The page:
RAY SUAREZ: So by shortening the process, giving you in effect one 30-month bite at the apple, if a brand name drug maker really has some problems with formulation, with method of production, some people say some generics are not as effective in some cases, they’ll have that two and a half years to fight that case.
SUSAN DENTZER: That’s right. That’s right. In fact there’s still this 30-month stay, that’s what the FDA regulation would do is create one single 30-month stay on the process. In addition to that, the FDA would also restrict the number of patents that a brand name manufacturer can file in the so-called orange book, which is the bible of drugs that the FDA has approved, it would limit the number of patents that the companies, not the number, but the type of patents that those companies could file, and there by restrict the kinds of frivolous patents that many of the generic manufacturer have complained have been an anti-competitive device.
RAY SUAREZ: One of the most influential lobbies in Washington is that of the pharmaceutical industry. Have they gotten behind the President on this, agreed with his rationale? What’s been Pharma’s response?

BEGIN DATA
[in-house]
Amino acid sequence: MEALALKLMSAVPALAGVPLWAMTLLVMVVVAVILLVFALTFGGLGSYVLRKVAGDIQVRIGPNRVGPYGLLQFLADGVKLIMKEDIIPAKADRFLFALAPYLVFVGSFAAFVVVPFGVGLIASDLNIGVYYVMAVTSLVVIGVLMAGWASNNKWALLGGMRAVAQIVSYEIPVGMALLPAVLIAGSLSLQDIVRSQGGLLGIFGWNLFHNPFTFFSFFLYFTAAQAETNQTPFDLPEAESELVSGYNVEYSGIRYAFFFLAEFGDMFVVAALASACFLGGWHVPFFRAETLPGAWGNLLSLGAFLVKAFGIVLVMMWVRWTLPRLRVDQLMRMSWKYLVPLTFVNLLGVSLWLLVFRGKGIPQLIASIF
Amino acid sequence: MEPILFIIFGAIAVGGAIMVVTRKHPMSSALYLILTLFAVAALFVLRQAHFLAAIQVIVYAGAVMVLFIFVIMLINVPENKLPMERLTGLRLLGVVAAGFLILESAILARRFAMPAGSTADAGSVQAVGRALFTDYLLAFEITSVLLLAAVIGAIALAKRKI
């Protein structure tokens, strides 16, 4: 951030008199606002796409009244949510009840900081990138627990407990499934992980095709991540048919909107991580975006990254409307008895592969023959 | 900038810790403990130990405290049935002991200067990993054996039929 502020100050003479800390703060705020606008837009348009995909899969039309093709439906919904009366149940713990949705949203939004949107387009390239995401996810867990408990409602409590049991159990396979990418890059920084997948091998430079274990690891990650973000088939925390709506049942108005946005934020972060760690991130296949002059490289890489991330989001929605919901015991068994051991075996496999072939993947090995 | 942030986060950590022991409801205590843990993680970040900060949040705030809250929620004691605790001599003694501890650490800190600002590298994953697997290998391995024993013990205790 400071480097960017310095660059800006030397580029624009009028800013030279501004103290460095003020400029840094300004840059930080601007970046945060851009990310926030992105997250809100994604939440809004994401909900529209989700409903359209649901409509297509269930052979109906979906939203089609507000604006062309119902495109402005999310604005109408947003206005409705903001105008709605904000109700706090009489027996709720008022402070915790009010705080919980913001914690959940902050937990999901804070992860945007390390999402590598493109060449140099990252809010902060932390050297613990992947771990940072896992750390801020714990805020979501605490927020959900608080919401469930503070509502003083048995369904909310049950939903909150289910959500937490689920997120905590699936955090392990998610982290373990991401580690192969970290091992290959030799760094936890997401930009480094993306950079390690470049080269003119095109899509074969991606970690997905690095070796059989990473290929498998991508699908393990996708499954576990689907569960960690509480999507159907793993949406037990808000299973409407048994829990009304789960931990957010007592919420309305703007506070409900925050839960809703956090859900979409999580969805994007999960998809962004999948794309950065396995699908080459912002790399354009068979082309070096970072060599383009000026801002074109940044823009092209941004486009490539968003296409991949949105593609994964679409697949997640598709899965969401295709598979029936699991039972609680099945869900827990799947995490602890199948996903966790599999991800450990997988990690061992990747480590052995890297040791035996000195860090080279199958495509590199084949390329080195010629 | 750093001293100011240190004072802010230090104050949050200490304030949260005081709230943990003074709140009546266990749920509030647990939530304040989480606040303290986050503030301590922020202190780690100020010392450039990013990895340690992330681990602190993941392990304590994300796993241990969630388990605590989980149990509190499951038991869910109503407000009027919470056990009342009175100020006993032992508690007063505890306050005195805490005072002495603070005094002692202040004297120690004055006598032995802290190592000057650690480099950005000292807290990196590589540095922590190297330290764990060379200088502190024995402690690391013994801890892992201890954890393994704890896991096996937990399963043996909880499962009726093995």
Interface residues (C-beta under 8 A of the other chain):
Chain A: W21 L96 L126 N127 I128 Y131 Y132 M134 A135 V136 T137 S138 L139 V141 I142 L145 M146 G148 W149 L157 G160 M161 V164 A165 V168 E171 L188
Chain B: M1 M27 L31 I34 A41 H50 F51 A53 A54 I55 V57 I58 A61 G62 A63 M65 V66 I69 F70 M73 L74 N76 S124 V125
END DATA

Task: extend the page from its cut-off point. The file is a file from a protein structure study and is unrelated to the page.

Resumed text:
SUSAN DENTZER: Well, publicly Pharma is not saying anything, but privately it is known that Pharma was very concerned about the fact that the Senate did pass that legislation last summer, which would actually have gone much farther than the FDA rule today would have gone in terms of baring the kinds of legal maneuvers that some companies were engaging in.
Actually, Pharma had proposed with a rule change that the FDA came out with today, as the compromise position, they thought this was at least a change that some of the companies, not all of the pharmaceutical companies, but some could live with.